Last but not least, there are growing concerns about the ability of democratically elected authorities and institutions to successfully manage existing conflicts in society resulting from lasting legacies of regional confrontation and increasing socioeconomic inequality. Moreover, there is growing evidence for a new cleavage in South Korean society, a generational divide between more liberal and post-material South Koreans in their 20s and 30s and older, more conservative generations. In this regard, the 2012 election demonstrated the failure of political parties to bridge traditional differences between the Honam and Yongnam regions, the growing importance of the generational gap and a rising concern about deepening socio-economic cleavages in the Korean society.

Quo Vadis Korean Democracy?

Viewed from a comparative perspective, democracy is doing relatively well. Certainly, there are democratic weaknesses. Korean democracy, similar to the so-called mature democracies of the West, faces many challenges, including latent threats to freedom of the press, the age-old tension between freedom and security, problems of deepening social inequality and inter-generational conflict, and a growth of public political discontent.

However, the basic democratic institutions and practices of democracy enjoy a high degree of stability. While it may be true that the return to conservative government in 2008 ushered in a new period of less participatory government with decreasing respect for the views of dissidents and minorities, the danger for Korean democracy is not a return of authoritarianism but stalled consolidation and a lack of deepening of the quality of democracy.

Moreover, it is important to keep in mind that in the first 25 years of its existence, Korean democracy has exhibited an astonishing ability for self-renewal. Also it needs to be emphasized that the current dominance of the conservative camp and the weakness of the opposition is not primarily the result of government oppression but due to weakness and disorganization of the oppositional parties that have failed to present clear political alternatives to the government, and are not able to rally grass root support.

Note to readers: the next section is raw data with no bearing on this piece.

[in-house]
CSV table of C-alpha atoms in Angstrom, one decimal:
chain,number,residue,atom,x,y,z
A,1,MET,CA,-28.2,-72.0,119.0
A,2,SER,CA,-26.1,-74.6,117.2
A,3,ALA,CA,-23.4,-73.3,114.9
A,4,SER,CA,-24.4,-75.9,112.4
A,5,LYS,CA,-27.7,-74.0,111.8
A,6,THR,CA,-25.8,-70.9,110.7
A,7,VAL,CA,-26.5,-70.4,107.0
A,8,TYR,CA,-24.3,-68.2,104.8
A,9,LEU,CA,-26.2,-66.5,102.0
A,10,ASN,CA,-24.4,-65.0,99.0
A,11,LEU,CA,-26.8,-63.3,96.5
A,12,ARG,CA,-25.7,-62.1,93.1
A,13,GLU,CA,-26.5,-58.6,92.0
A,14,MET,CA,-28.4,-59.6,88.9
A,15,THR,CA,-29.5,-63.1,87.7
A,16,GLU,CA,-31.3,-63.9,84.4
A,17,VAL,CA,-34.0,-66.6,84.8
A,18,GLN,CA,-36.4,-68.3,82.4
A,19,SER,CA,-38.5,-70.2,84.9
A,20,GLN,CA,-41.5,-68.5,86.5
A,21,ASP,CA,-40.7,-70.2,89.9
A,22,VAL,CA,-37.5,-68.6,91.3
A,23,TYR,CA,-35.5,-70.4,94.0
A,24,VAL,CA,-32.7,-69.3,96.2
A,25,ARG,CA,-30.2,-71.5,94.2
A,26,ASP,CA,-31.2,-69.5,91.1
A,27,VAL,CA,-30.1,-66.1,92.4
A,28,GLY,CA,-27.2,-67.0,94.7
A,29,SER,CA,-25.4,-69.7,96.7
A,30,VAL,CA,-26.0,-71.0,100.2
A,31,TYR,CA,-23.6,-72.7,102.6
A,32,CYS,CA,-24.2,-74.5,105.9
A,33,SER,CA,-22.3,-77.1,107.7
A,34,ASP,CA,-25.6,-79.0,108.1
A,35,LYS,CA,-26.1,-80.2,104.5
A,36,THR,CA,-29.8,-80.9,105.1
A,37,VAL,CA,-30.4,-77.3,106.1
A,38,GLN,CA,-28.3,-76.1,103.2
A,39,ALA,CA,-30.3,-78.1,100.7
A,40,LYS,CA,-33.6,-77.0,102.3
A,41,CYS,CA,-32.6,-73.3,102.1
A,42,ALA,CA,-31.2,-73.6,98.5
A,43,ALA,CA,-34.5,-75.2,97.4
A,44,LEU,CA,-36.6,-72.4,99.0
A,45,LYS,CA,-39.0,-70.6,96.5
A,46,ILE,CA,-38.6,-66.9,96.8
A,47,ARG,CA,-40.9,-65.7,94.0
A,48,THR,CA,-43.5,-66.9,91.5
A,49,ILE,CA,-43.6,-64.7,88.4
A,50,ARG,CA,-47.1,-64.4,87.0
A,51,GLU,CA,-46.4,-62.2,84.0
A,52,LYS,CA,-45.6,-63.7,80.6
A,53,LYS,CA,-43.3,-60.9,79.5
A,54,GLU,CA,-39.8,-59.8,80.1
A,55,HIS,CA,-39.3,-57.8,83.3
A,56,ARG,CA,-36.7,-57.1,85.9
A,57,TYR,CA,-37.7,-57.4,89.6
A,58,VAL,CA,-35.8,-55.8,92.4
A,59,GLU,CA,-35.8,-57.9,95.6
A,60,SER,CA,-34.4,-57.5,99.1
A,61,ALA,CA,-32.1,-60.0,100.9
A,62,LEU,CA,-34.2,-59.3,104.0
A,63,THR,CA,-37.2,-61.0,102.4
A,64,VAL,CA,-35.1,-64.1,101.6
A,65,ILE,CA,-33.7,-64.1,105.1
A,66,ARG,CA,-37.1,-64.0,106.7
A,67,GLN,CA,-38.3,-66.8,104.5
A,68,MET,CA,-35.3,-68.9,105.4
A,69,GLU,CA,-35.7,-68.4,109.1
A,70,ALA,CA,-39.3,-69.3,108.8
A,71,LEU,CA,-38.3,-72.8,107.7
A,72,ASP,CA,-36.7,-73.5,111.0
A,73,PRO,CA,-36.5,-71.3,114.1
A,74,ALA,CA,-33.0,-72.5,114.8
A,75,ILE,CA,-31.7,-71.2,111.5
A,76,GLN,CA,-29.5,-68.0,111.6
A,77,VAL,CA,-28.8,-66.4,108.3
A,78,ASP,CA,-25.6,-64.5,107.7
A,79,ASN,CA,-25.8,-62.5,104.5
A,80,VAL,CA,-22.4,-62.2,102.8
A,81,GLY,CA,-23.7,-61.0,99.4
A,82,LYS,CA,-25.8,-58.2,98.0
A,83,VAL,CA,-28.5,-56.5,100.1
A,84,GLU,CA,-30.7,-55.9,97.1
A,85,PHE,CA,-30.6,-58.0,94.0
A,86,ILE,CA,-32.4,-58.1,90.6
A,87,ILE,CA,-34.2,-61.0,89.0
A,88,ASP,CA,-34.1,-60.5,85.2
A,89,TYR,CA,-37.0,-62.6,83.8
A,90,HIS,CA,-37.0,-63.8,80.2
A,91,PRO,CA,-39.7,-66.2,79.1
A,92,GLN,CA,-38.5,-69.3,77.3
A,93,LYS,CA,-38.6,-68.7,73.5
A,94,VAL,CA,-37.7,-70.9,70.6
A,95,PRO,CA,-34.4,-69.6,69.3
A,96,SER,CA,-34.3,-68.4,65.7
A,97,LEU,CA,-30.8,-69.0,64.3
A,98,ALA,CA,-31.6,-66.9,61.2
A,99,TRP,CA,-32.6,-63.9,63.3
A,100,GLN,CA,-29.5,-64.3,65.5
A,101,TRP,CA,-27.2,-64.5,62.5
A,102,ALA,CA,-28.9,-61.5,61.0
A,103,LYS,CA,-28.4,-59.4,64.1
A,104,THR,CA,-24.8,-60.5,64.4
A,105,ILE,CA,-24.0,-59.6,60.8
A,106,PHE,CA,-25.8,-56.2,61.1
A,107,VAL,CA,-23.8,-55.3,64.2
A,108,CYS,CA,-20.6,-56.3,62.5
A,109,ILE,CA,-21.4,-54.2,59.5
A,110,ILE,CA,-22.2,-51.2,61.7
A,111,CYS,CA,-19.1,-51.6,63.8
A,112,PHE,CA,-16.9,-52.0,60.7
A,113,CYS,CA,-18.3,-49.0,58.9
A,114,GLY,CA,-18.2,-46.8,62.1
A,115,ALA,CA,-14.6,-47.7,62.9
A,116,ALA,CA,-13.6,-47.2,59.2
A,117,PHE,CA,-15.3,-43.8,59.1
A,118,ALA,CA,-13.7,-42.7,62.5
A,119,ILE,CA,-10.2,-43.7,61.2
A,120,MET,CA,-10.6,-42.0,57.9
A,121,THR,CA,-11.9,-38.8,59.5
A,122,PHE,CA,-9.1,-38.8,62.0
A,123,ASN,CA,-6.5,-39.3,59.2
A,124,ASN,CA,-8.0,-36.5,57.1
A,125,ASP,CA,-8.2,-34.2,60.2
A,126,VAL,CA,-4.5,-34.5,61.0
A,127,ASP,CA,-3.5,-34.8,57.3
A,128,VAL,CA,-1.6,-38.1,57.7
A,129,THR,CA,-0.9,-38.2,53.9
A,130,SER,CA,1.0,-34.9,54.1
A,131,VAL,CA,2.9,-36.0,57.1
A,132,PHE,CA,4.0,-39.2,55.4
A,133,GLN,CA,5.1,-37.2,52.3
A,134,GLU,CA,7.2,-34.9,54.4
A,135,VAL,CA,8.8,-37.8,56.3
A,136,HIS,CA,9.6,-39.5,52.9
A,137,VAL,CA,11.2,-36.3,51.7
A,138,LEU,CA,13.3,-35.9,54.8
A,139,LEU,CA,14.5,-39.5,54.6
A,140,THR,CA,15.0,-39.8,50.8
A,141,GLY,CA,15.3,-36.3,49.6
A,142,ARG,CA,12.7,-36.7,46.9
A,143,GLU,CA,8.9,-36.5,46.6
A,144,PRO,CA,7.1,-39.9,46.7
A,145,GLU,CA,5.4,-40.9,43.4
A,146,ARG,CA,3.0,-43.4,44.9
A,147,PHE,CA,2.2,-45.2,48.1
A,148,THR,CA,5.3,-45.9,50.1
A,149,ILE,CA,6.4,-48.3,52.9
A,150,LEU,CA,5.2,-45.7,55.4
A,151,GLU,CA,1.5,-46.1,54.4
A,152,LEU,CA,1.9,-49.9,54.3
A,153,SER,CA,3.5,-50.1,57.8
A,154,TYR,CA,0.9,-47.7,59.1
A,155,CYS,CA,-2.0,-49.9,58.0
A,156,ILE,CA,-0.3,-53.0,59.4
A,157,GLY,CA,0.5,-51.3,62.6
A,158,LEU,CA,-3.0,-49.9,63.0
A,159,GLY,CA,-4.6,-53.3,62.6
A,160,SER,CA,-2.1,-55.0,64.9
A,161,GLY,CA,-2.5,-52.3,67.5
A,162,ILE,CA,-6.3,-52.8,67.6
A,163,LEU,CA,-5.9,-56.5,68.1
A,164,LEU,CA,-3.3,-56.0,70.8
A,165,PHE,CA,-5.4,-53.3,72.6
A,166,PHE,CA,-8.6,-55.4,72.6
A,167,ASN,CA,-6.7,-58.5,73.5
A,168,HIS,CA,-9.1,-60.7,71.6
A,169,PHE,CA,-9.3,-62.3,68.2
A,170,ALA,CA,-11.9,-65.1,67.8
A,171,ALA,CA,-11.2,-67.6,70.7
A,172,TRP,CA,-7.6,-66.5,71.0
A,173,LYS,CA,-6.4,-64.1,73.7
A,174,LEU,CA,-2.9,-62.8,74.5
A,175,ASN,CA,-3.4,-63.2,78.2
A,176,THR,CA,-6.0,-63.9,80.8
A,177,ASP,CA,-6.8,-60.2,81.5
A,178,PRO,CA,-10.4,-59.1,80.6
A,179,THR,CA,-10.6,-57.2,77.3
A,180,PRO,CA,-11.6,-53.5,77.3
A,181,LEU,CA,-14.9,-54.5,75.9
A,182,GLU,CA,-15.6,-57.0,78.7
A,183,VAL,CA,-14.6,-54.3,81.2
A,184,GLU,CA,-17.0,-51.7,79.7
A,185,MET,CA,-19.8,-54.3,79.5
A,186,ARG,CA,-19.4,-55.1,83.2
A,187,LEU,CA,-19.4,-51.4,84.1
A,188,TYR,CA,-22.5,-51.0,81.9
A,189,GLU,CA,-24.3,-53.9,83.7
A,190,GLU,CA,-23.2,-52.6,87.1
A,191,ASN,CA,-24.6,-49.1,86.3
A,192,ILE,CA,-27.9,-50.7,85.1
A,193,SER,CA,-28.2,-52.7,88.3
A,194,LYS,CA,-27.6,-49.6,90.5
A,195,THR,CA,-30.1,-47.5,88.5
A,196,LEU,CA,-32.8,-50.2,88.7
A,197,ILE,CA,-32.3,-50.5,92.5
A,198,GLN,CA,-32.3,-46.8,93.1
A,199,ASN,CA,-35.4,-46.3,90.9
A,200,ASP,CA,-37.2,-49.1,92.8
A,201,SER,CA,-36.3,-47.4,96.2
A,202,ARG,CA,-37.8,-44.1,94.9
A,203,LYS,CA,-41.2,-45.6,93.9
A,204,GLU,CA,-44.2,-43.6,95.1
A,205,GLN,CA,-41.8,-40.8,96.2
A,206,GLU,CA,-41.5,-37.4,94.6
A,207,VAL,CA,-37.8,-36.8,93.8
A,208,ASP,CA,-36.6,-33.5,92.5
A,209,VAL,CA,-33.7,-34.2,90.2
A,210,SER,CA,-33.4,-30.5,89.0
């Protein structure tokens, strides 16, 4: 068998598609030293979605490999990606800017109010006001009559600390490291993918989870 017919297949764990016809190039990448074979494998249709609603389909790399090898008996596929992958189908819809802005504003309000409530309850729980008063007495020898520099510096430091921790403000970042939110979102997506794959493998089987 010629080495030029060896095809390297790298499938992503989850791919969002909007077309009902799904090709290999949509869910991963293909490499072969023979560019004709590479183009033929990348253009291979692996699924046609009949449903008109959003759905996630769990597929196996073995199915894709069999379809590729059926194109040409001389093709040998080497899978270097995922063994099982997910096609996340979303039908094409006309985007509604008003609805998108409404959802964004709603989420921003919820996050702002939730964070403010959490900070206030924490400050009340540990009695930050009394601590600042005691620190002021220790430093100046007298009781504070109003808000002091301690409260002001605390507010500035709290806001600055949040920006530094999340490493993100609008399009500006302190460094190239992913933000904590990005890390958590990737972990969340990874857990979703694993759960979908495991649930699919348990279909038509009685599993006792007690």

In this regard, the current “crisis of progressive politics”, as The Hankyoreh, South Korea’s leading ‘non-mainstream newspaper noted in September 2013, is a result of the progressive parties’ repeated failures to confront factions with backward-looking views and allegiance to the clearly autocratic regime in Pyongyang and its anti-democratic, anti-pluralist and anti-individualist ideology.

While South Korea is not the only democratic constitutional state that applies legal limits to political freedom in order to protect democracy and the republic against anti-democratic parties which programmatically and actually condemn the democratic constitutional state (think about the German conception of “militant democracy”), the efficiency of the democracy protection is not primarily dependent on such laws but depends on a vital “civic culture” that is anchored on civic virtues and a general consensus on the fundamental values and rules ought to set narrow boundaries for extremist movements’ attempts to gain influence.

Moreover, as the example of Germany’s post-World War II experience with “militant democracy” demonstrates, there must be a great restraint in the use of such legal instruments. However, as Samuel Huntington, one of the influential political scientists of the 20th Century, used to say: it is important for a country to worry about daunting challenges it faces, because only then will it make the changes necessary to belie the gloomy predictions.

Adapted from an analysis by the East Asia Foundation of Korea. Aurel Croissant is professor at the Institute of Political Science at the Ruprecht-Karls-Universität Heidelberg, Germany. He serves as co-editor of the journal Democratization (with Jeffrey Haynes) at Taylor & Francis.